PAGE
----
Laws and Regulations
First of all, the term ’noise’ needs to be defined. Legislation describes it as ‘any type of sound that disturbs, bothers or damages the health of people, i.e. all sounds that compromise physical, mental and social well-being’. According to EU guidelines (2006) the following applies:- at 80dB or above – Hearing protection has to be provided.- at 85dB or above – Hearing protection must be worn.
Within Europe, all hearing protection products must conform to the appropriate CE standard. Custom Made Hearing Protection comes under the category PPE (Personal Protective Equipment) and must comply with the following standards:
- EN 352-2:2002: Hearing protection – Ear plugs
- EN 352-6:2002: Hearing protection with electrical audio input
The standards were completed in 2003 with new classifications:
- EN 13819-1: Individual Hearing Protection: Physical test methods
- EN 13819-2: Individual Hearing Protection: Acoustic test methods• The old 352-series is limited to the specific demands that are set by delivery conditions and guidelines
Positive – List of Infield Otoplastics
Description:HM = High / Medium frequency noise (LC-LA<5 dB),
HML verified according to EN 458L = Low frequency noise (LC-LA> 5 dB),
HML verified according to EN 458S = Audible signals in railway construction are discernible
V = Audible signals for vehicle drivers in road traffic conditions are discernible
W = Meets the criteria for ‘General warning signals’, ‘Informative noises’ and ‘Voice comprehension’
E = Audible signals for shunting and mainline railway locomotive drivers are discernible
* = The hearing protectors were tested and/or certified by the IFA institute.
Hearing - how does it work?
A very important factor in the hearing process is the frequency of sound. The unit of frequency is Hertz (Hz). Hertz is a measure of the number of sound waves per second. The amplification of sound by the Ossicles depends on the frequency. The best amplification of sound is achieved in the range of the human voice, between 1000 and 2000 Hz. When a sound wave reaches the Oval Window via the previously mentioned pathway, it is passed on via the Perilymph, inside the Scala vestibule, to trigger the Basilar Membrane. Depending on the frequency, sensory hairs in different locations on the Organ of Corti are triggered. An analogy would be waves breaking at specific points on the beach, depending on their size. This way we can distinguish between high and low pitches. From the Stereocilia the sound wave travels towards and resonates the Reissner’s membrane. The membrane experiences a deflection by the incoming wave to the sensory filaments.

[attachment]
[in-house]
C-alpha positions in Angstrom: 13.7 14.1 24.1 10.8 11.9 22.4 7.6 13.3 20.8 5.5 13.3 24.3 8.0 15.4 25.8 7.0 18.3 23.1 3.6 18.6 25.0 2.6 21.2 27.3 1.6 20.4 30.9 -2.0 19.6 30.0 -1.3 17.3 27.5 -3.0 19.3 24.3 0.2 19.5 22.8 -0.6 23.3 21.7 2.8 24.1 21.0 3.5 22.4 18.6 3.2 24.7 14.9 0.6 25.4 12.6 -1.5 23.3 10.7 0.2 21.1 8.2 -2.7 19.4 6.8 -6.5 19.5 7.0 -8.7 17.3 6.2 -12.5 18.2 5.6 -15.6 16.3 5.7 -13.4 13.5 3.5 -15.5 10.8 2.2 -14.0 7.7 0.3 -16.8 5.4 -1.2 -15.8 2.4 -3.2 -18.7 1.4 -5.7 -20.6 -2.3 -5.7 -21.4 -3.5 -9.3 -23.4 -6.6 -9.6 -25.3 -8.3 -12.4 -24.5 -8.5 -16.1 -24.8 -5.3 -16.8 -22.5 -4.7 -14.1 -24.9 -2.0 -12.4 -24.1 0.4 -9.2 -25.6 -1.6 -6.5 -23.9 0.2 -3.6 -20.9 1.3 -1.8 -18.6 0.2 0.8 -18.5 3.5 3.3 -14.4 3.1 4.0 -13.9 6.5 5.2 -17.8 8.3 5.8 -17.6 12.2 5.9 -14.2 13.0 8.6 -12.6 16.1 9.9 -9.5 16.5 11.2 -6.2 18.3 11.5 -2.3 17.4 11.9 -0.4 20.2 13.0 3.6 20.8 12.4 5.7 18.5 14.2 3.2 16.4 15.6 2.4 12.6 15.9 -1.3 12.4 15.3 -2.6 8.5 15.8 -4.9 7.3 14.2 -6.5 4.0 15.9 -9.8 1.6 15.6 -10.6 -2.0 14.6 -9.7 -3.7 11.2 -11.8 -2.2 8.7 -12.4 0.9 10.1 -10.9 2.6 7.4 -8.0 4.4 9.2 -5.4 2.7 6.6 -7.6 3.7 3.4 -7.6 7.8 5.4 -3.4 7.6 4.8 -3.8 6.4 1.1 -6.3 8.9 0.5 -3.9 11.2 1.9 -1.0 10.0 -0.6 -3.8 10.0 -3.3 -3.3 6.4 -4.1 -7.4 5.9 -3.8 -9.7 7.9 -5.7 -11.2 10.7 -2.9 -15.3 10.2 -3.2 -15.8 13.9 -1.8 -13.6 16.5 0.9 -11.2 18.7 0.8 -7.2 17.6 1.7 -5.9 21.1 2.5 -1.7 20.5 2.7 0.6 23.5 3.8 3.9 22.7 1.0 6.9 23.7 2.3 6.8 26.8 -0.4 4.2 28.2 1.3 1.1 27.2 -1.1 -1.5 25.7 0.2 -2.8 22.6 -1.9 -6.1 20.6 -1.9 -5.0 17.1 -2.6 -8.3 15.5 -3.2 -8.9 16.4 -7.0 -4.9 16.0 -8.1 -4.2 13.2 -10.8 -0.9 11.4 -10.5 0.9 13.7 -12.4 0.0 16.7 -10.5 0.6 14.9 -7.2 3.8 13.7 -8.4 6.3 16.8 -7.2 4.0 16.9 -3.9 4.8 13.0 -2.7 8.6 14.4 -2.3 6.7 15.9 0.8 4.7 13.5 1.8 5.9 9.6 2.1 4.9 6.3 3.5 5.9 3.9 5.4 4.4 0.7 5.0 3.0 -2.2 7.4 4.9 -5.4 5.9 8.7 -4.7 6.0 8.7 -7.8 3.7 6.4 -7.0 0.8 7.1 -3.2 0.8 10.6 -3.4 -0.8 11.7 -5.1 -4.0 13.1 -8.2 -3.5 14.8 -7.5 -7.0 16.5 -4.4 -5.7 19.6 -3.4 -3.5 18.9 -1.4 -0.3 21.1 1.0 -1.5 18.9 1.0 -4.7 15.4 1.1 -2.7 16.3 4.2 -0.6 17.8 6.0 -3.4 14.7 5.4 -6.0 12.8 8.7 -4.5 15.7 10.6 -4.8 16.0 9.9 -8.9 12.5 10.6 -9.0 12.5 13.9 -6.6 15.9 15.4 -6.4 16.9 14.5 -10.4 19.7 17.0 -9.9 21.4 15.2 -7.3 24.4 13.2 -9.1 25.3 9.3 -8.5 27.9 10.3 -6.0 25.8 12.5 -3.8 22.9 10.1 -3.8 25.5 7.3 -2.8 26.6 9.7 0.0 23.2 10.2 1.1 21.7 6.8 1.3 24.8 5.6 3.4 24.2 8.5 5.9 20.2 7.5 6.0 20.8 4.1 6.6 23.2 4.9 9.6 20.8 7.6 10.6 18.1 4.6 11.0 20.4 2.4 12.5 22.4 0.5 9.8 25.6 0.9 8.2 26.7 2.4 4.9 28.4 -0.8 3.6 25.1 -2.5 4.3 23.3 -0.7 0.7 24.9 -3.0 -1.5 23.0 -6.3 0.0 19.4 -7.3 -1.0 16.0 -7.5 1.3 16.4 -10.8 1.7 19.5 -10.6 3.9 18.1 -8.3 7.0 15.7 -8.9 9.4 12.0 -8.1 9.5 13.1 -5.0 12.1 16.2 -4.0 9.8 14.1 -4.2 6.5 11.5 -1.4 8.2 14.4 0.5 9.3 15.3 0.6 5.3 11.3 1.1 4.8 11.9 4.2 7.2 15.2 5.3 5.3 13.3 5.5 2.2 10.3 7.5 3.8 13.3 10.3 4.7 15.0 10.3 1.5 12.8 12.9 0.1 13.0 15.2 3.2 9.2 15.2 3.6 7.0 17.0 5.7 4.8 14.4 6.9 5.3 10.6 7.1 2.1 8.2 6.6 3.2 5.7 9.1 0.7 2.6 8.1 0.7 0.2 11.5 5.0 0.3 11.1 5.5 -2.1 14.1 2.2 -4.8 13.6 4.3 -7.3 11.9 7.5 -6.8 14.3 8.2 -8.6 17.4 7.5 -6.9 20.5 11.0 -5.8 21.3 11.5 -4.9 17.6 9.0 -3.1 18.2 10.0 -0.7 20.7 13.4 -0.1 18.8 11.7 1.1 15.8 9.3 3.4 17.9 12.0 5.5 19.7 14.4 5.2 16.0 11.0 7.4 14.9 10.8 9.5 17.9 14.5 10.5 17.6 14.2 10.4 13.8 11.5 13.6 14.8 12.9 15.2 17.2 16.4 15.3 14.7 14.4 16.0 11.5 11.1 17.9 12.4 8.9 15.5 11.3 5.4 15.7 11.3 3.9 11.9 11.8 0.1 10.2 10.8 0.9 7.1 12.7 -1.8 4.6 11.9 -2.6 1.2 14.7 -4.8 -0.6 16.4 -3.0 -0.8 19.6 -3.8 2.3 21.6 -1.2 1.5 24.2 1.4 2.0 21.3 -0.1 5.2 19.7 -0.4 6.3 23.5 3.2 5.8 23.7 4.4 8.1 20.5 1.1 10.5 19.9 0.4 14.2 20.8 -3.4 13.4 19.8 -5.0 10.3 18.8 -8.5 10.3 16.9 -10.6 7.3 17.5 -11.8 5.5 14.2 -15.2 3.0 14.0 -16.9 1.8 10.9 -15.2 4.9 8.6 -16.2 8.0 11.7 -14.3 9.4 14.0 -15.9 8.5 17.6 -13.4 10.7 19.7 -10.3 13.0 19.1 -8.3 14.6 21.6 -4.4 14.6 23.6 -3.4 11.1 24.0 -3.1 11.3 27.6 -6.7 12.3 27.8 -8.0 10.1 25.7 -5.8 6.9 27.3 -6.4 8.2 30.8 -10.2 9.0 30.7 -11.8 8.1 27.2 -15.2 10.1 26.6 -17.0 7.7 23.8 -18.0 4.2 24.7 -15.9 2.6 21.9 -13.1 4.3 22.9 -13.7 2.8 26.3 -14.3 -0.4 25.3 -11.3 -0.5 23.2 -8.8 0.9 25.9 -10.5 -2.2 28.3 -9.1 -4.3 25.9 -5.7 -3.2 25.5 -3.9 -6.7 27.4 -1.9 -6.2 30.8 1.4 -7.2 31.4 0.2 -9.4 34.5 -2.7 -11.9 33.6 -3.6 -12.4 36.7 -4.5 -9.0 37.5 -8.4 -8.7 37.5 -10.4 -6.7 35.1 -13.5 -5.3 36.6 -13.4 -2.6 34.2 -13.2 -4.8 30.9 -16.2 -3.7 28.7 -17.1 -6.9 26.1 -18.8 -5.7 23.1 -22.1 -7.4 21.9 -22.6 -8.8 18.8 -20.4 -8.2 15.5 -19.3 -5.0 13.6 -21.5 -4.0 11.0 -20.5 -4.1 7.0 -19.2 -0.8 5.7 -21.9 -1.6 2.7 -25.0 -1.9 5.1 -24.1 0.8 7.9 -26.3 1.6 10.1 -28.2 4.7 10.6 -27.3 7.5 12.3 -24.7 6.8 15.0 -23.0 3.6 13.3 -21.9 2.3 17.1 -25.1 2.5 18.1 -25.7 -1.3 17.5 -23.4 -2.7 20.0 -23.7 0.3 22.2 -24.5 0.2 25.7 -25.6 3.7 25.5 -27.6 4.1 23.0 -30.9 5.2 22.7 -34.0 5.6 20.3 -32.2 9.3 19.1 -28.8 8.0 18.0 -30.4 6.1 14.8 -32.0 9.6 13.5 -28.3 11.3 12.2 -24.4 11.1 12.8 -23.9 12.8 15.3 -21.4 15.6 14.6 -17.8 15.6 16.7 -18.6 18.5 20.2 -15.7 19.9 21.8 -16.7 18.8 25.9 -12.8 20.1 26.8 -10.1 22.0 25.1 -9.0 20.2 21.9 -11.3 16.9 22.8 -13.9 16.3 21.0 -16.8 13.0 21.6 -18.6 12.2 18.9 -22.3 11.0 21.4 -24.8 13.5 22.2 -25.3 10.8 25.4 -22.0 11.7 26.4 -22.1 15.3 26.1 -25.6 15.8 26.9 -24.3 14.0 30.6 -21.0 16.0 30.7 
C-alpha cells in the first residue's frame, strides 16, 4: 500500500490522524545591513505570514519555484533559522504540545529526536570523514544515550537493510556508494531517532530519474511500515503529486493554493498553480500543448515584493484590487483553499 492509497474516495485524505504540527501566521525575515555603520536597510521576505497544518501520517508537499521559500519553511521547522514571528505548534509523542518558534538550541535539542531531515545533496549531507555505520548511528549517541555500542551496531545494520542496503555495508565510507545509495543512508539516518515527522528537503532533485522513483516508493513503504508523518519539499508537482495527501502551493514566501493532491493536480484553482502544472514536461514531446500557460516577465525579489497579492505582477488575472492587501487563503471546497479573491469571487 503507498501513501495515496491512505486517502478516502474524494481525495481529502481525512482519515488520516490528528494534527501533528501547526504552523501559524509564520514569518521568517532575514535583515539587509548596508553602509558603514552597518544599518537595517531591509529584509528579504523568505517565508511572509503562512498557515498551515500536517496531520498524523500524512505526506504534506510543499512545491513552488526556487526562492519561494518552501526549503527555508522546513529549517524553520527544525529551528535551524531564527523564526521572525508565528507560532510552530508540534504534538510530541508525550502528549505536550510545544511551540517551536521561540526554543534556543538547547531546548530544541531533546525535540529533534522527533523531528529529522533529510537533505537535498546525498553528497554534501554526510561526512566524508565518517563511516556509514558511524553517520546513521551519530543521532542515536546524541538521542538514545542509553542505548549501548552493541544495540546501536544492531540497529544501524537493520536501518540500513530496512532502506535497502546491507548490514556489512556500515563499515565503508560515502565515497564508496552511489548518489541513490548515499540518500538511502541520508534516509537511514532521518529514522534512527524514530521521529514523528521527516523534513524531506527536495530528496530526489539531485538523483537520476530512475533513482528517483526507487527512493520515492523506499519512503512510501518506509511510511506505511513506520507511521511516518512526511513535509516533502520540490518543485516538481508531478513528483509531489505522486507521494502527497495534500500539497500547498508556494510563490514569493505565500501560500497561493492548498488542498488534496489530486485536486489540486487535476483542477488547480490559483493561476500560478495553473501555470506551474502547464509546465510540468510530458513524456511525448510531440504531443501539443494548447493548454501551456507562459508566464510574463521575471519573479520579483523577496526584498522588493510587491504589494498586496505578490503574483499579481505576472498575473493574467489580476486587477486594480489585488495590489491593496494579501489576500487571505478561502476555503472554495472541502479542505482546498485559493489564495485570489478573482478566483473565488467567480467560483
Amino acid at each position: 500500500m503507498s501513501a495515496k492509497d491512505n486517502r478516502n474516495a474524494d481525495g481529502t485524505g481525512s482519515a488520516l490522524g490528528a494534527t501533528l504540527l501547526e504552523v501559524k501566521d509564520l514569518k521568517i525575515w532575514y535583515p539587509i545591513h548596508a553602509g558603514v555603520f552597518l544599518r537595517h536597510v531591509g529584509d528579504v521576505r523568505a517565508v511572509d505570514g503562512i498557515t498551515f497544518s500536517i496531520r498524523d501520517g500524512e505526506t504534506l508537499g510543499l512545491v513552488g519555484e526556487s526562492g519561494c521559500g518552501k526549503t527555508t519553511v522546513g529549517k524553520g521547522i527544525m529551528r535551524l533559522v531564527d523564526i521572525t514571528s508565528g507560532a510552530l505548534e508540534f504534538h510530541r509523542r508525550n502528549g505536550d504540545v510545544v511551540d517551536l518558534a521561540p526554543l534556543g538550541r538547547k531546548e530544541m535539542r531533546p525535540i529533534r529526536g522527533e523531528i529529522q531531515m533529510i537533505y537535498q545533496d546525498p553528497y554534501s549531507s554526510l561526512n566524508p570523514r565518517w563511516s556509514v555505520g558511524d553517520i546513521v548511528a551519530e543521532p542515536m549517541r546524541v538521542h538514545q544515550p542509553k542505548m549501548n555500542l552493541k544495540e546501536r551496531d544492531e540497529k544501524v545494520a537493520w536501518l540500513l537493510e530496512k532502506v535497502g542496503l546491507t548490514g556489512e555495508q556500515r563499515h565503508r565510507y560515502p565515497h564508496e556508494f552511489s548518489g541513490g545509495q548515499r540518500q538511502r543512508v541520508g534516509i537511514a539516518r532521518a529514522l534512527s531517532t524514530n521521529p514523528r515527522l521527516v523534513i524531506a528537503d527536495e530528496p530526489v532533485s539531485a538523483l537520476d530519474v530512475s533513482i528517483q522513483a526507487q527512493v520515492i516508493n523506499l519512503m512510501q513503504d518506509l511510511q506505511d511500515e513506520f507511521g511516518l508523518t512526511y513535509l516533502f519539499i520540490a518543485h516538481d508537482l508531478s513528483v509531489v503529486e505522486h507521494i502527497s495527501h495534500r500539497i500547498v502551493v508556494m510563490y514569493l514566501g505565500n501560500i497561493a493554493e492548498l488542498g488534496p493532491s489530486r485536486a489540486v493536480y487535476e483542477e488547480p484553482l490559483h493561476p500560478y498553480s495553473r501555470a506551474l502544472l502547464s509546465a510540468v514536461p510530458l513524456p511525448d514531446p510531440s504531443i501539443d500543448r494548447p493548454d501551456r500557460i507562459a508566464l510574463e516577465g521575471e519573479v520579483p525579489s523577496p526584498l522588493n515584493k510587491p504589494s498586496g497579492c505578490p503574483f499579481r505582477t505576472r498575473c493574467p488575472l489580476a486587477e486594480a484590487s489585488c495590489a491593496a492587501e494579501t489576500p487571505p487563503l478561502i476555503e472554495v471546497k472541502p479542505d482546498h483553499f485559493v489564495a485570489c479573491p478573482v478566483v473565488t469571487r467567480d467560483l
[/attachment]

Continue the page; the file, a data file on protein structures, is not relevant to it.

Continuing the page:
This resonance then triggers receptor cells which send an electric impulse along the auditory nerve to the brain. Here the sound is recognised and defined. For example as a note or a word. The ear responds 7 times faster than the eye. If we could see as fast as we can hear, we would see every single frame in TV broadcasts instead of fluid movements.
2. Oval window
4. Scala vestibule
5. Organ of Corti
6. Scala tympani
7. Round window
Diagram of the cochlea
1. Scala vestibule
2. Organ of Corti
3. Scala tympani
4. Auditory nerve